Vehicle: Aircraft: Rotation
Tiltrotor Autogyro Quadcopter Hybrid   (+4, -1)  [vote for, against]

An autogyro flies via autorotation of the unpowered main rotor.

A quadcopter allows simple, stable control without the need for varying the rotor pitch.

A tiltrotor can face its rotors horizontally or vertically for speed or lift. The aircraft has fixed wings to provide lift when the rotors are facing forwards.

This invention at first looks just like a quadcopter and is easily capable of vertical take off and landing. However, when at an acceptable altitude, two of the rotors tilt forwards, and the other two disengage from the engine.

The front facing rotors provide thrust while the freewheeling rotors provide lift via autorotation.

No fixed wings means greater efficiency for vertical takeoff.

Lift like an autogyro means safe landings are possible in the case of engine failure.

Top speed should be (at least slightly) greater than a quadcopter. Probably best suited for intercity travel and rescue missions.
-- mitxela, Feb 01 2011

// A quadcopter allows simple, stable control without the need for varying the rotor pitch. //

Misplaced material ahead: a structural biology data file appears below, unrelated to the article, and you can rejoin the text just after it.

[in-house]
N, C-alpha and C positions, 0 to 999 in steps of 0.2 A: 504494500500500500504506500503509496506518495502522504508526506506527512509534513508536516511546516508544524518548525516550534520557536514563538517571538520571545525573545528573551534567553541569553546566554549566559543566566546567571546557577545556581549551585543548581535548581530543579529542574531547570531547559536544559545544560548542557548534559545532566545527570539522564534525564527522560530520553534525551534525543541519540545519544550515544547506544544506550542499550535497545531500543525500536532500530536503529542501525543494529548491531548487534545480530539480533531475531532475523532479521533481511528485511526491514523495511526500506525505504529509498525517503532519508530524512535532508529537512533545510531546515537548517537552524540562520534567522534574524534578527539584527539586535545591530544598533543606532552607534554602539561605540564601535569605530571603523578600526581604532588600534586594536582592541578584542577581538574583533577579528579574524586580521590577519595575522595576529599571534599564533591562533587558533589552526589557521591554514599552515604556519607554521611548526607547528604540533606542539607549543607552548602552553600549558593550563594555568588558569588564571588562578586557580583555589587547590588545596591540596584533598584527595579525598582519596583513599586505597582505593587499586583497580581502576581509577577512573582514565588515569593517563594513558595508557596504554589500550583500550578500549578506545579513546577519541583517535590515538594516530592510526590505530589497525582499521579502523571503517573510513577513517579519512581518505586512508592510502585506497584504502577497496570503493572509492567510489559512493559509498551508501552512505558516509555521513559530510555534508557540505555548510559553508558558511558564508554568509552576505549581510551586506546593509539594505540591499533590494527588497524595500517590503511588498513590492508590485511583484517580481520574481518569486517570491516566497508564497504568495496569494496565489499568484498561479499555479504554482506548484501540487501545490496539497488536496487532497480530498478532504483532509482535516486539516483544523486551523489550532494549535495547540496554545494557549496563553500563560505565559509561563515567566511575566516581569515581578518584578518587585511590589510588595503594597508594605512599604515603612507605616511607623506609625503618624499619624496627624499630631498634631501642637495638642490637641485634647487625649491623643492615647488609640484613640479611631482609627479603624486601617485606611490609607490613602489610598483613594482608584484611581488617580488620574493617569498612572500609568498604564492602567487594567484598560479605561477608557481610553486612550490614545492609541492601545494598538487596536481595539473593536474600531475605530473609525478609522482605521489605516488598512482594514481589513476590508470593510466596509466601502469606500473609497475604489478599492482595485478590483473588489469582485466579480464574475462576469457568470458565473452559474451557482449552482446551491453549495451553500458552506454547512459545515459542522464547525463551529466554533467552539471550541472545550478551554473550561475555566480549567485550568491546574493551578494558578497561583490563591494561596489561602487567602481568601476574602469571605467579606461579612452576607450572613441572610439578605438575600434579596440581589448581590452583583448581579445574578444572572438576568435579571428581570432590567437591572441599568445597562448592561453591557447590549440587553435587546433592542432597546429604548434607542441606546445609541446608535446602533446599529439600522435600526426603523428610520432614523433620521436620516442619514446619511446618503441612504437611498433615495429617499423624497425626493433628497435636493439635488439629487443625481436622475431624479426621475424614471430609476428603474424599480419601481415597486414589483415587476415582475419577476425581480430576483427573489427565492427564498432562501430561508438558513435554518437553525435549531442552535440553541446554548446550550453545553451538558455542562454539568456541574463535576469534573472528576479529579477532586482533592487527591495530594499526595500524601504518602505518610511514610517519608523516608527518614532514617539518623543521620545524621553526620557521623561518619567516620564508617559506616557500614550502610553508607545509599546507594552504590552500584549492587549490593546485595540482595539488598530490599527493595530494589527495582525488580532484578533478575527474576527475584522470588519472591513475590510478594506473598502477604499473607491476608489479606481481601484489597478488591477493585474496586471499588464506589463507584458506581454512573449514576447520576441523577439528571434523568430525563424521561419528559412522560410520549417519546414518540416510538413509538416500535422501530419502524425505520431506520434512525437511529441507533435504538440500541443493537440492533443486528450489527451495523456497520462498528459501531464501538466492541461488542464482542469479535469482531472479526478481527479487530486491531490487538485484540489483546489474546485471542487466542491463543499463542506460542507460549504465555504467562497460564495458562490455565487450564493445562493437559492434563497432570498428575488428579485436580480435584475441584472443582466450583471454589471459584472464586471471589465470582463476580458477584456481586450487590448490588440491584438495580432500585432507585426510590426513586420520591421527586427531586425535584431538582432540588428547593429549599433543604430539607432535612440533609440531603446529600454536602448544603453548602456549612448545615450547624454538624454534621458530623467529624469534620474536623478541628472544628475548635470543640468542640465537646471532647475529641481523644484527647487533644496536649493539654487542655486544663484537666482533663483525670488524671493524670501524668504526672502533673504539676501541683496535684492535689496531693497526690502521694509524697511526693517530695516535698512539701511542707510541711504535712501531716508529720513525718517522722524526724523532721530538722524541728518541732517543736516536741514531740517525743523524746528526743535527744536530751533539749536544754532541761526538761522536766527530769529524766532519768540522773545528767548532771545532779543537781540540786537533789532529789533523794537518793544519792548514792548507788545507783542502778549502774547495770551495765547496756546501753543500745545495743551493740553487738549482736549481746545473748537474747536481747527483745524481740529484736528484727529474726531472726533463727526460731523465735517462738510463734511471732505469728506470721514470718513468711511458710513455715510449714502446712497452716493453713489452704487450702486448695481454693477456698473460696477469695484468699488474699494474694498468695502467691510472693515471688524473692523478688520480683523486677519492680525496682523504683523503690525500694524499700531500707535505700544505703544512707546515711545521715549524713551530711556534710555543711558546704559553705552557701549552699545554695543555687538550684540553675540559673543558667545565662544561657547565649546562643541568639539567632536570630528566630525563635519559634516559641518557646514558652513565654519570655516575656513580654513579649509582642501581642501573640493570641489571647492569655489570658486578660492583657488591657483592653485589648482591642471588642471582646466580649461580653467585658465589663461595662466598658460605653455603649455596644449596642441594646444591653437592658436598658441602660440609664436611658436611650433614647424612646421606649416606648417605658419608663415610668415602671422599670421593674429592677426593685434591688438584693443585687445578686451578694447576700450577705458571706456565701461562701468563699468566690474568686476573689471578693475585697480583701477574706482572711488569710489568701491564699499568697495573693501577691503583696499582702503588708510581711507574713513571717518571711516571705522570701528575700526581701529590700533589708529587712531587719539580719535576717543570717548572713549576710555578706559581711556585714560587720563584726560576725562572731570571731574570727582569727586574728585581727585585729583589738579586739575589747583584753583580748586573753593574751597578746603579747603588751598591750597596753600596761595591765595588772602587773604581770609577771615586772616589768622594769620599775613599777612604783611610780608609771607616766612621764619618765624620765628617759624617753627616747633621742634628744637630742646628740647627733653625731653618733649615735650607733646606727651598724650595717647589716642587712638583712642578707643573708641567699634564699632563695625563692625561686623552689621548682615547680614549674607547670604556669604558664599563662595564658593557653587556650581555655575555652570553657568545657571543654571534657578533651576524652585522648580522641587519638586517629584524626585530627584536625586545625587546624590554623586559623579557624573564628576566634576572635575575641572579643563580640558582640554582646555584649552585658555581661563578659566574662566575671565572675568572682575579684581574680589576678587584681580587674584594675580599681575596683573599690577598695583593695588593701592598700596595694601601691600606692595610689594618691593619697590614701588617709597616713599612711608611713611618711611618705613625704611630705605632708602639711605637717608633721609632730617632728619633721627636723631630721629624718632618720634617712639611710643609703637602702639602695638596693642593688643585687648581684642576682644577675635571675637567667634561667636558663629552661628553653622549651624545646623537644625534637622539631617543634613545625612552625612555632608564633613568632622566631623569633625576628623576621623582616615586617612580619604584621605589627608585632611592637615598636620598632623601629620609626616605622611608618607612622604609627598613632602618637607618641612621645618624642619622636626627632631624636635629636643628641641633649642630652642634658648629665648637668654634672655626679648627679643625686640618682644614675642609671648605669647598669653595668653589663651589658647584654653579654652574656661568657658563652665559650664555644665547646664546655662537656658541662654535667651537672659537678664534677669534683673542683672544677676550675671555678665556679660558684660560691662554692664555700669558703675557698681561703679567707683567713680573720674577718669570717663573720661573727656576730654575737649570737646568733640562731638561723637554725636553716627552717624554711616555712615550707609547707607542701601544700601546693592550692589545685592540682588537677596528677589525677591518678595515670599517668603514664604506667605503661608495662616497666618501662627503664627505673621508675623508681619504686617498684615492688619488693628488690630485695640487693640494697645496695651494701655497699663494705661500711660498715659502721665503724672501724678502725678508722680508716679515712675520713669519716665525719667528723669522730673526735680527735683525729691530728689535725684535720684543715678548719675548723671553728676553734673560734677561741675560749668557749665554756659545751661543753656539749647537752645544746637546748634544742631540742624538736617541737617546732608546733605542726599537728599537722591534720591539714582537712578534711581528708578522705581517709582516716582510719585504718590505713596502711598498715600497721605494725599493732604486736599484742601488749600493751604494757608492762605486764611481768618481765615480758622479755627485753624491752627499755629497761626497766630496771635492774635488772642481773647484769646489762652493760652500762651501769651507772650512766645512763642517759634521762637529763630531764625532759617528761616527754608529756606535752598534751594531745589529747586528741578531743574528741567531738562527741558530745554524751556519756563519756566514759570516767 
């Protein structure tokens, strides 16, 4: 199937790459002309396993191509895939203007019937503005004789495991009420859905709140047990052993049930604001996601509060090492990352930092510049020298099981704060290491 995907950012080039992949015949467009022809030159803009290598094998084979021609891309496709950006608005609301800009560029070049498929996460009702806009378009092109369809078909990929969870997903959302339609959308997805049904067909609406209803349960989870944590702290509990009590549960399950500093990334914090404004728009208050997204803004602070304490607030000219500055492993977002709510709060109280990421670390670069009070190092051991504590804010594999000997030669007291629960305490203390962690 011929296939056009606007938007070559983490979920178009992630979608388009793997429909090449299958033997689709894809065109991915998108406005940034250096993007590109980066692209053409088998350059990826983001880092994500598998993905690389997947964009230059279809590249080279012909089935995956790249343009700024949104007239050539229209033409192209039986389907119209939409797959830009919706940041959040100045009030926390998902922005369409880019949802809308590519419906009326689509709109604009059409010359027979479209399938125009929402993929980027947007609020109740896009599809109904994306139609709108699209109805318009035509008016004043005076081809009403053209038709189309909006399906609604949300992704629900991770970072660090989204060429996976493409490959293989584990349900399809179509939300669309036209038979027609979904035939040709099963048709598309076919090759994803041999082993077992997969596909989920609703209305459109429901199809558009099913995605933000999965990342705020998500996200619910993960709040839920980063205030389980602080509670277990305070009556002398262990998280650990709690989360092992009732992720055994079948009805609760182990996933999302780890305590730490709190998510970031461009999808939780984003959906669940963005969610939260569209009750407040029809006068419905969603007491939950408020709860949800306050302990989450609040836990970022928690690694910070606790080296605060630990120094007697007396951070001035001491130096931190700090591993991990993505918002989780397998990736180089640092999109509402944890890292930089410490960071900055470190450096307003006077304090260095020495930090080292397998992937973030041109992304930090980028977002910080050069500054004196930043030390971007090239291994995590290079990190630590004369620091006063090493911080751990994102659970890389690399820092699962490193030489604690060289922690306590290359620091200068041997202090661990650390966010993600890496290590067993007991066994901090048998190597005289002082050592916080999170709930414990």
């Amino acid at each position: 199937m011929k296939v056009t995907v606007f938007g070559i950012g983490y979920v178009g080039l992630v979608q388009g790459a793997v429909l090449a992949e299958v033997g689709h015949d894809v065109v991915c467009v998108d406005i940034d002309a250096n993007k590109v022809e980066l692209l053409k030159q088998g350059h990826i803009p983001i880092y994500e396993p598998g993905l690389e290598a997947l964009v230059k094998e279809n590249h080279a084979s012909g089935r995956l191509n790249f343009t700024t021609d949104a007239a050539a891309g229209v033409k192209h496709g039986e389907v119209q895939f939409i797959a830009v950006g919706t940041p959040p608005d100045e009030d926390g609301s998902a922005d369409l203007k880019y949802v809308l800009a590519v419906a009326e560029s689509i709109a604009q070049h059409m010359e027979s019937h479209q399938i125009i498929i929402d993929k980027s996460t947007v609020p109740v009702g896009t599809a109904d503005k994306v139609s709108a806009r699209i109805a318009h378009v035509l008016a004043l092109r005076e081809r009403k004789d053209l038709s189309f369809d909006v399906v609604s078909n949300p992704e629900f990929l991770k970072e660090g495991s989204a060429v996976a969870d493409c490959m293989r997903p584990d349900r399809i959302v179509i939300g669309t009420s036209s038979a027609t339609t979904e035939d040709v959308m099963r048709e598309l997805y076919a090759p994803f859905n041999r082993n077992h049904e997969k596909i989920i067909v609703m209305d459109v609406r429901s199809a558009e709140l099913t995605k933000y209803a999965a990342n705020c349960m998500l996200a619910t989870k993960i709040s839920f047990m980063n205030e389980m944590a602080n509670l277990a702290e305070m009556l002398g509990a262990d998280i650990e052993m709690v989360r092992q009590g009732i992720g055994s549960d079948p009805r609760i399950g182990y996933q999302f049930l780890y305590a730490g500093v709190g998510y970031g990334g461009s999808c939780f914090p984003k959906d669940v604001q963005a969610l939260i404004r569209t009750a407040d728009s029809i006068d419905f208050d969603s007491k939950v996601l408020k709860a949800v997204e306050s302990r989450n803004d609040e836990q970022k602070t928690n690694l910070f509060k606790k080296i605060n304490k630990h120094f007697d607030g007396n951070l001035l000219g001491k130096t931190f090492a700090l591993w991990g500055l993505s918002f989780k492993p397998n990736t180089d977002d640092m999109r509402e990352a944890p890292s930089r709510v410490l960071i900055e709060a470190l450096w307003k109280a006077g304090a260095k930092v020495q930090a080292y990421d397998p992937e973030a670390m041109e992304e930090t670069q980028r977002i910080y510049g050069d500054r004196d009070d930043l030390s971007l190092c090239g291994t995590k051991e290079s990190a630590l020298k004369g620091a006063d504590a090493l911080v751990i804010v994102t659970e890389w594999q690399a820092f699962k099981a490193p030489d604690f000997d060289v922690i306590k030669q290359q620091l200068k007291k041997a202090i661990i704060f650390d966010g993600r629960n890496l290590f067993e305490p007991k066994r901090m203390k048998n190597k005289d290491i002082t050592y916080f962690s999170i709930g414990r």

What? Maybe you mean without individual cyclics, but it sounds like all of them are fixed-pitch rotors, and you are doing pitch control by RPM varying, which is hard to do in full-size and non-electric (turbine would be worst). Fixed pitch is very impractical when switching from lift to autogyro, or lift to thrust.
-- baconbrain, Feb 01 2011

I think his point is that helicopters are less efficient and slower than autogyros (of comparible sizes) and therefore the suggestion isn't to fix the pitch of the blades, but to have fully articulated rotors which can be free-wheeled or tilted.
-- TomP, Feb 01 2011

Rotary wing = very bad.
-- 8th of 7, Feb 01 2011

//Rotary wing = very bad//

Not at slow speeds, and at high mu ratios, autorotation can be quite efficient. As long as this is not for trans-continental high speed flight, this isn't bad.

I think this idea is looking to replace helicopters rather than aeroplanes, in which case, this can fly in and out of small spaces, hover, fly very slowly (therefore good camera platform) and fly faster than a most current helicopters more efficiently - i.e. //for intercity travel and rescue missions// and camera work.

Only problems are that more rotors => more drag at high speeds, and the hover requirement means that a higher power engine is needed.
-- TomP, Feb 01 2011

random, halfbakery